Mostly Mozart Presents the Music of Composer Anna Thorvaldsdottir Wednesday, August 3, 2016 at 6:30pm

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Mostly Mozart Presents the Music
of Composer Anna Thorvaldsdottir

Wednesday, August 3, 2016 at 6:30pm
World Premiere of For it will never return
Tenor Peter Tantsits and Harpist Megan Conley
Free Micro-Concert at Hearst Plaza
10 Lincoln Center Plaza | NYC

Sunday, August 21, 2016 at 3pm
New York Premiere of Ad Genua
Part of The Crossing’s Seven Responses
Merkin Concert Hall
| 129 W 67th St | NYC
Tickets: $30 and up at

“a distinct, powerful voice” – Time Out New York

New York, NY – Composer Anna Thorvaldsdottir’s music will receive two premieres at Lincoln Center’s 2016 Mostly Mozart Festival, performed by Artists-in-Residence the International Contemporary Ensemble (ICE) and chamber choir The Crossing.

On Wednesday, August 3, 2016 at 6:30pm, ICE members tenor Peter Tantsits and harpist Megan Conley, will perform the world premiere of Anna Thorvaldsdottir’s For it will never return, in a free micro-concert at Hearst Plaza (10 Lincoln Center Plaza). For it will never return was commissioned by ICE through their First Page Commissioning project and written for tenor Tantsits and harpist Megan Conley. Program thanks to the lead support of Frances Kazan. Part of Mostly Mozart’s effort to showcase contemporary music, this world premiere is one of 50 new works to be premiered by ICE during the 2016 festival.

On Sunday, August 21, 2016 at 3pm at Merkin Concert Hall (129 W. 67th St), The Crossing and ICE will perform the New York premiere of Anna’s Ad Genua (To the Knees) for solo soprano, choir and string quintet with libretto by writer and poet Guðrún Eva Mínervudóttir, which they premiered in June at Philadelphia Episcopal Cathedral. The performance is the first half of The Crossing’s two-part Seven Responses program, for which seven of the world’s foremost composers were asked to compose 15-minute musical responses to Buxtehude’s Membra Jesu Nostri, an iconic sacred work of the German Baroque consisting of seven cantatas, each relating to a body part – feet, knees, hands, side, breast, heart, and face.

The Philadelphia Inquirer called the world premiere of Seven Responses “one of the new-music events of the year” and described Ad Genua as “expansive, ethereal and full of effectively low-key melodies – all leaving you dumbfounded as to how its effects were achieved.” In addition to Anna’s new work, the concert will feature Buxtehude’s Cantatas 1-4, performed by The Crossing with Quicksilver Baroque, with responses by composers David T. Little, Caroline Shaw, and Hans Thomalla performed by The Crossing with ICE.

Seven Responses will continue at 7pm that day with Cantatas 5-7 and the responses of Lewis Spratlan, Pelle Gudmundsen-Holmgreen, and Santa Ratniece. Seven Responses challenges artists and audiences alike to explore our relative distance from, or closeness to, music across centuries, cultures, and continents.

Anna Thorvaldsdottir’s Ad Genua (To the Knees) is written as an atmospheric response to Buxtehude’s second cantata of the same title to stand as an independent piece of work. Anna chose Guðrún Eva Mínervudóttir to write the libretto. Watch Anna speak about the libretto here:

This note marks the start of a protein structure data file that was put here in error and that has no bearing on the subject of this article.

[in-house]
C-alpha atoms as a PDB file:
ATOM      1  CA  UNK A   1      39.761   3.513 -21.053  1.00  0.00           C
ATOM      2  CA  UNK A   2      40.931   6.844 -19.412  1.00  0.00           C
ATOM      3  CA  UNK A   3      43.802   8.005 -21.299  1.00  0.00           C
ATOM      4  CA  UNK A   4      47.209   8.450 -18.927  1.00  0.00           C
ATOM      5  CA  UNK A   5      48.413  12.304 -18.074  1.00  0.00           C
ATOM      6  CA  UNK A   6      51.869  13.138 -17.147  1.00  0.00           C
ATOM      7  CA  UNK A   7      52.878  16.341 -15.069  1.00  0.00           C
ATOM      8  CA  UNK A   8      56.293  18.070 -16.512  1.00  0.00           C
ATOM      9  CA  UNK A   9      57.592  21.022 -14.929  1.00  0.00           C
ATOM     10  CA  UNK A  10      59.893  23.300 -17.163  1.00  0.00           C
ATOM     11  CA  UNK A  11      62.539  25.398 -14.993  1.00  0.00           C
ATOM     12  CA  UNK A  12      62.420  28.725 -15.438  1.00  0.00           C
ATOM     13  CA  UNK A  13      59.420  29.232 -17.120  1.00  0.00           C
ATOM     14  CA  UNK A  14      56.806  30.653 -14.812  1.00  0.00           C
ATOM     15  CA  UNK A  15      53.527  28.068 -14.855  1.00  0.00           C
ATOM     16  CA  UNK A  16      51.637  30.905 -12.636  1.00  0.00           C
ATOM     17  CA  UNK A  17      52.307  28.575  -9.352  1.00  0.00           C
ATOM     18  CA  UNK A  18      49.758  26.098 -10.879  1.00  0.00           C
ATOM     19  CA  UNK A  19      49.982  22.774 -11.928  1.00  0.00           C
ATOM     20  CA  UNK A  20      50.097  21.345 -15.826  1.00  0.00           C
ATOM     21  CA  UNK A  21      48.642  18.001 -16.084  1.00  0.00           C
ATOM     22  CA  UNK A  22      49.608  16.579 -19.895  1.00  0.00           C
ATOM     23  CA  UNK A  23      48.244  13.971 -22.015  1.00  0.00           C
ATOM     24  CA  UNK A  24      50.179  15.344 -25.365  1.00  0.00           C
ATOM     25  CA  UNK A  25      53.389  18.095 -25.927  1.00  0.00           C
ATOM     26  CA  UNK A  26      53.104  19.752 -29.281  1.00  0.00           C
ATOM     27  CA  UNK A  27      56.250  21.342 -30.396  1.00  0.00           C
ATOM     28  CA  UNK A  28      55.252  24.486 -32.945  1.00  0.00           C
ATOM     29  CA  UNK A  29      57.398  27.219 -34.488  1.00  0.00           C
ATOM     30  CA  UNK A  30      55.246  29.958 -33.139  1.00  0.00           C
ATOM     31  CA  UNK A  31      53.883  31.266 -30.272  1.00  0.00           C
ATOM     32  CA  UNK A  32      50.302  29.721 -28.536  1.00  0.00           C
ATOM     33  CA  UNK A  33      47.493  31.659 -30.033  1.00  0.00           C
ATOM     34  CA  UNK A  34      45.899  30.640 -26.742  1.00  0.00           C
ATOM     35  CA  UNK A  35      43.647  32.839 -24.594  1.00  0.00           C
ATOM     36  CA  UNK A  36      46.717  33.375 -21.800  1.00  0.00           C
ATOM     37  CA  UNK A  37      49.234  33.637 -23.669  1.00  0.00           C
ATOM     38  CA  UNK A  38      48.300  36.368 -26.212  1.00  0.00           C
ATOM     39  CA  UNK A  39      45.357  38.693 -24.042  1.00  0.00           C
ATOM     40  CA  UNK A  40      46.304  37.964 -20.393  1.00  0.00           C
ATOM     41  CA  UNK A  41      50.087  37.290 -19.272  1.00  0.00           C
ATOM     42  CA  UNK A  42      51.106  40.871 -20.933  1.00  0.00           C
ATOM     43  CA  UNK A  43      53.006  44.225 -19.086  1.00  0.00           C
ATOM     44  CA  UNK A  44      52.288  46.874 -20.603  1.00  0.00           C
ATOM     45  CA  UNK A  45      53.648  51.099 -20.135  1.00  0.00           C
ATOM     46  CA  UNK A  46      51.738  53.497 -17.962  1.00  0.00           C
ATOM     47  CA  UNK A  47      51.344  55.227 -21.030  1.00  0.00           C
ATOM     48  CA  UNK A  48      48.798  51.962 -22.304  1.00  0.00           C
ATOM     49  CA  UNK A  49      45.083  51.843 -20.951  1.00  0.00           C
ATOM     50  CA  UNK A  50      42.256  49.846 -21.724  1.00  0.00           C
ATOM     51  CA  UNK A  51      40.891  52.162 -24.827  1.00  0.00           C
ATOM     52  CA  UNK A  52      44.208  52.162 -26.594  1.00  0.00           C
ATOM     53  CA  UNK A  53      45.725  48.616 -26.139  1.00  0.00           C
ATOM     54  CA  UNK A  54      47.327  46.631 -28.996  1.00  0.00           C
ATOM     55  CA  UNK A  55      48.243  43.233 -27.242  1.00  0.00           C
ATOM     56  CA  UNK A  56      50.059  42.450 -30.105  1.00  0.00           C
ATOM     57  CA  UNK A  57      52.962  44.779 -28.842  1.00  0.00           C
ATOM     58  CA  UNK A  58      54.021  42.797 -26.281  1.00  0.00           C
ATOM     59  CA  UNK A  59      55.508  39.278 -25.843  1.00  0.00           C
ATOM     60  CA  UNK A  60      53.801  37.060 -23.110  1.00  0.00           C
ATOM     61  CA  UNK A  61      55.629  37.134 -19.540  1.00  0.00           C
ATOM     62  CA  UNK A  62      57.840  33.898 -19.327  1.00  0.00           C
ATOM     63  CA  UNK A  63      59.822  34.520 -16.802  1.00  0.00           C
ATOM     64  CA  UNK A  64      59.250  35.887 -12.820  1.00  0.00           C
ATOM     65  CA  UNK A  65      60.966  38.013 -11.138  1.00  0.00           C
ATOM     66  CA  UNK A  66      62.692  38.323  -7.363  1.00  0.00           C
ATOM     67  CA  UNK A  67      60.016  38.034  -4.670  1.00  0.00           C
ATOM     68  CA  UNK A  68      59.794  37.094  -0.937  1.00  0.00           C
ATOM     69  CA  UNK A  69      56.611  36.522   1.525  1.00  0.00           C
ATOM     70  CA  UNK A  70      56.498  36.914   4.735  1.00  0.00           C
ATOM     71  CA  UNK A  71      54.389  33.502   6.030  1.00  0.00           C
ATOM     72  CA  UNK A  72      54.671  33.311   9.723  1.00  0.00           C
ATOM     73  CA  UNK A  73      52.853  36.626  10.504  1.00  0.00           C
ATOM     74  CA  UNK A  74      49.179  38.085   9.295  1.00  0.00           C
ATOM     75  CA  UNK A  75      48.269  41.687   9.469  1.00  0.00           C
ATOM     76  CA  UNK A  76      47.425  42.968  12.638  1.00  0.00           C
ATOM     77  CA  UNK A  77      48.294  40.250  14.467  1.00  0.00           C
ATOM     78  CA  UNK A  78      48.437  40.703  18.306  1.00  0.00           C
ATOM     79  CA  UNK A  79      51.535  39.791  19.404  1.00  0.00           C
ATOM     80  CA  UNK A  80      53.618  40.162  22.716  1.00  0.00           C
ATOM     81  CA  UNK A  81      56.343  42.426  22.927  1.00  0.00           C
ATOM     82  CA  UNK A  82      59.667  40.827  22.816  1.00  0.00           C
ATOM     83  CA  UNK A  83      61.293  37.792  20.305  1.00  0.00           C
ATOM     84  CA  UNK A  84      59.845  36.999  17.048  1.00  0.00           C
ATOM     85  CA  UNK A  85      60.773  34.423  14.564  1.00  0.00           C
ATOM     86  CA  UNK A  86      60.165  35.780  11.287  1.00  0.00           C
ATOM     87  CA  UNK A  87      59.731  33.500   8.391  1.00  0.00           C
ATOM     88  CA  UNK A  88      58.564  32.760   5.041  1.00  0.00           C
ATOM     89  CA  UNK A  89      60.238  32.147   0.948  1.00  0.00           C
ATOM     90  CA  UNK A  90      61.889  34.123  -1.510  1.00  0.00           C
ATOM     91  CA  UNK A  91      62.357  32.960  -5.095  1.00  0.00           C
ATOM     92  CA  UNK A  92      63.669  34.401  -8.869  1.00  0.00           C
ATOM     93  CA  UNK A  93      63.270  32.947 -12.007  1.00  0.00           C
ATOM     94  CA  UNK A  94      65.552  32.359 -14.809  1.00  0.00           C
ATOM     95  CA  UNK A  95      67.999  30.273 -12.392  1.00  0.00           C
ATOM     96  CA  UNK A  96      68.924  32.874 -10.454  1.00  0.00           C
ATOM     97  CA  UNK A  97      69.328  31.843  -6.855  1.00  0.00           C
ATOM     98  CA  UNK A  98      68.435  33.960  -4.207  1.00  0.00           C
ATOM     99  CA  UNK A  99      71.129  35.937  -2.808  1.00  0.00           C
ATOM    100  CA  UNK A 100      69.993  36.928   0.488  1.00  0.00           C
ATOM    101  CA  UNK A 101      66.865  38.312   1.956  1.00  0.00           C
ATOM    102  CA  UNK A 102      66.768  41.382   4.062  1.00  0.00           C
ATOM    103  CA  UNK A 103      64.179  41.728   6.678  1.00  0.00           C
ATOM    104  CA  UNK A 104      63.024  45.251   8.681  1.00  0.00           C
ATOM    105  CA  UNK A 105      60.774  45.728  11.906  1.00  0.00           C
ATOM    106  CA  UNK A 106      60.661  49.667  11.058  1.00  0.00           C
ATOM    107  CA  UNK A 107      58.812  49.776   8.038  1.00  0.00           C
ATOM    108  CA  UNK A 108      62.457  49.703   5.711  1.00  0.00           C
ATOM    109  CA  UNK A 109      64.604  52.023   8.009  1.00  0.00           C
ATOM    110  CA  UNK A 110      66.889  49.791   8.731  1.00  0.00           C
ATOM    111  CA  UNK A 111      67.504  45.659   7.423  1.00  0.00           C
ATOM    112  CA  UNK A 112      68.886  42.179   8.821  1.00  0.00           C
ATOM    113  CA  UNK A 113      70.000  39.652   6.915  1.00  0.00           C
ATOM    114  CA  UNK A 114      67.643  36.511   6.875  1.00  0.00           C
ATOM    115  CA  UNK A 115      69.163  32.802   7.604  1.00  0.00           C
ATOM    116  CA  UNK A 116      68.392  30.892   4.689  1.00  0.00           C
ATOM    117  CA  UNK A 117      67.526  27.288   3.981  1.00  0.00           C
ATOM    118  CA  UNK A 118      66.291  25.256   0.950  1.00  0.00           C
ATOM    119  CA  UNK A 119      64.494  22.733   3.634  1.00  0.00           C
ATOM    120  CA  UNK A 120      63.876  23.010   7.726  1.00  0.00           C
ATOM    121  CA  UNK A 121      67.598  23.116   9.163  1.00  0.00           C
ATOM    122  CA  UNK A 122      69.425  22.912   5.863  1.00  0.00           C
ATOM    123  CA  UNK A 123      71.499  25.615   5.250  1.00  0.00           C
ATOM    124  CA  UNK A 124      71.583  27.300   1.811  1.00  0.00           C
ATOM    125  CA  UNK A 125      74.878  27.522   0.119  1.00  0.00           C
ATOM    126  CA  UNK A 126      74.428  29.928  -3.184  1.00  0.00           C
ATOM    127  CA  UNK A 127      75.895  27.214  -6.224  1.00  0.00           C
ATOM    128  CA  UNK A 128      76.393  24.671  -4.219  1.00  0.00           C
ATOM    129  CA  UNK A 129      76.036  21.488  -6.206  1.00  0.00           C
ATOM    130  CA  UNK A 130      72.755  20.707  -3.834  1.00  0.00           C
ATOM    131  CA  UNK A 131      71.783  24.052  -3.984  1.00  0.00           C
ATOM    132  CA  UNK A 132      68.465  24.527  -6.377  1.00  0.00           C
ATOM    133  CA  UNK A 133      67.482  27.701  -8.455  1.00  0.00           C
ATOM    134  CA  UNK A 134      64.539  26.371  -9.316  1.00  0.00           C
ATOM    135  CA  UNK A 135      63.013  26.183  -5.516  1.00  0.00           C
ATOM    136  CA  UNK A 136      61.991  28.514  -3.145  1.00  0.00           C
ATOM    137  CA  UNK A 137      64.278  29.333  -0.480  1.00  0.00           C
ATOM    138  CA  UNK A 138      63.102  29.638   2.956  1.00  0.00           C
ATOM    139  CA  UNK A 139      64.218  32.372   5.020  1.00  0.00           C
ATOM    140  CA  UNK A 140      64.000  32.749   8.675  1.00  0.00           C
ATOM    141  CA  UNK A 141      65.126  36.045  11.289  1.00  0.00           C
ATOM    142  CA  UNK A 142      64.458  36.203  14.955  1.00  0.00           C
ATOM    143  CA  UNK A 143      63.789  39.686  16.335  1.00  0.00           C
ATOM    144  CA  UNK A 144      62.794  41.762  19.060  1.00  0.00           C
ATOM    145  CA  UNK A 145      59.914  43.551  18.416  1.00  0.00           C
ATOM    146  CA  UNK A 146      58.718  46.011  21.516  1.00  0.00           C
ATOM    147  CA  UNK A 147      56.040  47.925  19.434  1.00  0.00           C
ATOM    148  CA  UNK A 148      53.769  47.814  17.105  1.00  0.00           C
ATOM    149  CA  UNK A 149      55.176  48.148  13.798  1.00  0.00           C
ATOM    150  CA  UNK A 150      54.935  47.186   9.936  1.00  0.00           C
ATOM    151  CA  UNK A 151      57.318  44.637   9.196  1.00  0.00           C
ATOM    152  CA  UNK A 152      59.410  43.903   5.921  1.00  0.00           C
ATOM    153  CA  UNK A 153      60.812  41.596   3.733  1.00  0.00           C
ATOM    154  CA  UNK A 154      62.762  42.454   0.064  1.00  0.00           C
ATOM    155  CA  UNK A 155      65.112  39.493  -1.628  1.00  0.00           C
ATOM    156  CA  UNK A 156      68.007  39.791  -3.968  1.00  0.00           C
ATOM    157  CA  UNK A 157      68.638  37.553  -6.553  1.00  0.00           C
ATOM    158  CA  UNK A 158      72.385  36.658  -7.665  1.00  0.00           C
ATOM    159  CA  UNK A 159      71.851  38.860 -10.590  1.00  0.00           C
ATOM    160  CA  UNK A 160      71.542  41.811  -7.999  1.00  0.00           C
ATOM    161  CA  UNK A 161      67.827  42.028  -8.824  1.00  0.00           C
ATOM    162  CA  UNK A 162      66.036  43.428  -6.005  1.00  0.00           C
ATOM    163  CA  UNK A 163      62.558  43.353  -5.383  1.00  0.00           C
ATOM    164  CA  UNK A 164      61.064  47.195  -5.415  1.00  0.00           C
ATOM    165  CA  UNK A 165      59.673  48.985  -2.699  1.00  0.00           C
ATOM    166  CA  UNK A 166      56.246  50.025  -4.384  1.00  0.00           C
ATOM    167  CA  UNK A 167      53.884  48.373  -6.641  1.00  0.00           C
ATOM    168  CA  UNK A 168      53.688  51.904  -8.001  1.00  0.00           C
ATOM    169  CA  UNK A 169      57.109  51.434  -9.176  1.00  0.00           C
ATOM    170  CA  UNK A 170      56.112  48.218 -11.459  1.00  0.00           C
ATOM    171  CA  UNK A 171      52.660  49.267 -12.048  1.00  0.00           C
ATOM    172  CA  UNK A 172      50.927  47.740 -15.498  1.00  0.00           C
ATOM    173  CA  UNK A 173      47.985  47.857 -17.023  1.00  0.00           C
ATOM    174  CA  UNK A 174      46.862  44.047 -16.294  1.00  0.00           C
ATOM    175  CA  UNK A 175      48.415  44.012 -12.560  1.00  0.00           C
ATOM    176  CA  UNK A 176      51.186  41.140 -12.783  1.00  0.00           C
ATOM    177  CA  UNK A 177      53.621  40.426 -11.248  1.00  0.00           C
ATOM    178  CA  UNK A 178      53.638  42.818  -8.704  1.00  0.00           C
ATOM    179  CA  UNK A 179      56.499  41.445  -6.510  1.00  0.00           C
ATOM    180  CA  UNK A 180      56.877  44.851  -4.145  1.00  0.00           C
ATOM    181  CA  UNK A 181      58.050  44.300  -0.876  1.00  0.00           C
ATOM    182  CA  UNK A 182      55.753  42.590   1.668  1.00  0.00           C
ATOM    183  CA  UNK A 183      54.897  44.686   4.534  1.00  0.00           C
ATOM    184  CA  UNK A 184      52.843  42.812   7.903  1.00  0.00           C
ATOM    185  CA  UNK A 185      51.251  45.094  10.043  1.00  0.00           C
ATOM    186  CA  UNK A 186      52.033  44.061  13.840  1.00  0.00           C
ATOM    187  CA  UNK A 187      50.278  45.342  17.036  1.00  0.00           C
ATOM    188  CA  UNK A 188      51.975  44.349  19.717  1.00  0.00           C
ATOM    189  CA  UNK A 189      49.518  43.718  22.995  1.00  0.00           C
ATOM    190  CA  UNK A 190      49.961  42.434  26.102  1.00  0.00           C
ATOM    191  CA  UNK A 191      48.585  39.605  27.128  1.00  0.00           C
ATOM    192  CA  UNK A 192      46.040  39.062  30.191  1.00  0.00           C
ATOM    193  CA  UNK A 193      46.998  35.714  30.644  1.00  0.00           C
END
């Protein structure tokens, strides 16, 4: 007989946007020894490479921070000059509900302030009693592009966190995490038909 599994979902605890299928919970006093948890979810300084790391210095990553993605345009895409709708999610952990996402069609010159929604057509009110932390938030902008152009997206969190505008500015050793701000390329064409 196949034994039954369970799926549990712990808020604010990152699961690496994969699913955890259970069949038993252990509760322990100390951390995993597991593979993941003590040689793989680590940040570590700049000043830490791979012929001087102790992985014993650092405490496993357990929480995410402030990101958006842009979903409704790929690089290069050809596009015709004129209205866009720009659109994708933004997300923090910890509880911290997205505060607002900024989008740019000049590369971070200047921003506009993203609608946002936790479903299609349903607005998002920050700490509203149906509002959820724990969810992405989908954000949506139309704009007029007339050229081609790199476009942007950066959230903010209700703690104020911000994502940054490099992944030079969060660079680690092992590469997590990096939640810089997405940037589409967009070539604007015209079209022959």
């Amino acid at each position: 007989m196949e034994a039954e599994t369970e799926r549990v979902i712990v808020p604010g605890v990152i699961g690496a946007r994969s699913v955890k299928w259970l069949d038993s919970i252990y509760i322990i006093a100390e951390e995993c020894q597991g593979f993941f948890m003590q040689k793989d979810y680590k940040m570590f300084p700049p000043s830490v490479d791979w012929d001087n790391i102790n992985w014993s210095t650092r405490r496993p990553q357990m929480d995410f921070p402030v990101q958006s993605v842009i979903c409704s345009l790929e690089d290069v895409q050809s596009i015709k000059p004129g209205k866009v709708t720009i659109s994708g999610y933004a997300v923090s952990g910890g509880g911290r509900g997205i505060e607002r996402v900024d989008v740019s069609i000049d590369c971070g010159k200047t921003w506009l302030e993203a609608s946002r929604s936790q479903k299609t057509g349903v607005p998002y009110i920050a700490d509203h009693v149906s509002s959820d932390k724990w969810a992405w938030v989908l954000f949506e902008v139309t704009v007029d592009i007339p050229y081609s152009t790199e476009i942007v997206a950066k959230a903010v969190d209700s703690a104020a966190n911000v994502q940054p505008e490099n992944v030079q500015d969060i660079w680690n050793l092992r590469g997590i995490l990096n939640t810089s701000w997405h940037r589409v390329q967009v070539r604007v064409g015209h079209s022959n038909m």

Of the piece Anna says, “Guðrún Eva’s beautiful text inspired the lyricism of the solo voice that planted the seeds for the music. The music is also inspired by the notions of humility and of turning a blind eye – and a sense of longing for beauty in the face of pain and difficulty. The music envelopes the solo voice in a dreamlike state, both terrifying and calm at the same time. She is surrounded by elements that occupy the same space, but she is alone, unheard – passionately longing for “reality” to resonate with her. But it is easy not to see the pain that does not belong to you.”

Icelandic writer Guðrún Eva Mínervudóttir’s first novel and collection came out in 1998 to critical acclaim. She has written five novels since then, including Fyrirlestur um hamingjuna (“Lecture on Happiness”) in 2000, which was nominated for the Icelandic Literary Prize and Yosoy (2006) for which she was awarded the DV Culture Prize. In 2012, she was awarded the Icelandic Literary Prize for Allt með kossi vekur (“Everything Is Woken with a Kiss”).

Anna Thorvaldsdottir frequently works with large sonic structures that tend to reveal the presence of a vast variety of sustained sound materials, reflecting her sense of imaginative listening to landscapes and nature. Her music tends to portray a flowing world of sounds with an enigmatic lyrical atmosphere.

Anna’s music is frequently performed internationally, and has been featured at many major venues and music festivals including Lincoln Center’s Mostly Mozart Festival in New York, Big Ears, the Composer Portraits Series at New York’s Miller Theatre, Phillips Collection, ISCM World Music Days, Nordic Music Days, Ultima Festival, Klangspuren Festival, Beijing Modern Music Festival, Reykjavik Arts Festival, Tectonics, and the Kennedy Center in Washington DC. Her works have been nominated and awarded on many occasions – most notably, Anna is the recipient of the prestigious Nordic Council Music Prize 2012 for her work Dreaming, and The New York Philharmonic’s Kravis Emerging Composer Award.

Anna was recently the featured composer of Q2 Music’s Peabody-winning program Meet the Composer, Episode #9 Anna Thorvaldsdottir: Composing Is Second Nature. The episode, hosted by Nadia Sirota, takes the listener on a journey through Anna’s childhood in a remote village in Iceland, through her emigration to California, and into her compositional process. Hear the episode:

Recent and upcoming performances of Anna’s music include Aura by Nief-Norf at the Big Ears Festival, Aeriality by the Schleswig-Holstein Symphony Orchestra in Germany, a portrait concert by ICE portrait as part of the Leading International Composers series at the Phillips Collection in Washington DC, the Icelandic premiere of UR_ (chamber opera) at the Reykjavik Arts Festival, new works to be premiered at the 2016 Mostly Mozart Festival in NYC, and Aerality performed by the La Jolla Symphony. In May 2017, Alan Gilbert will lead the New York Philharmonic in Anna’s work Aeriality, part of Gilbert’s final season as Music Director.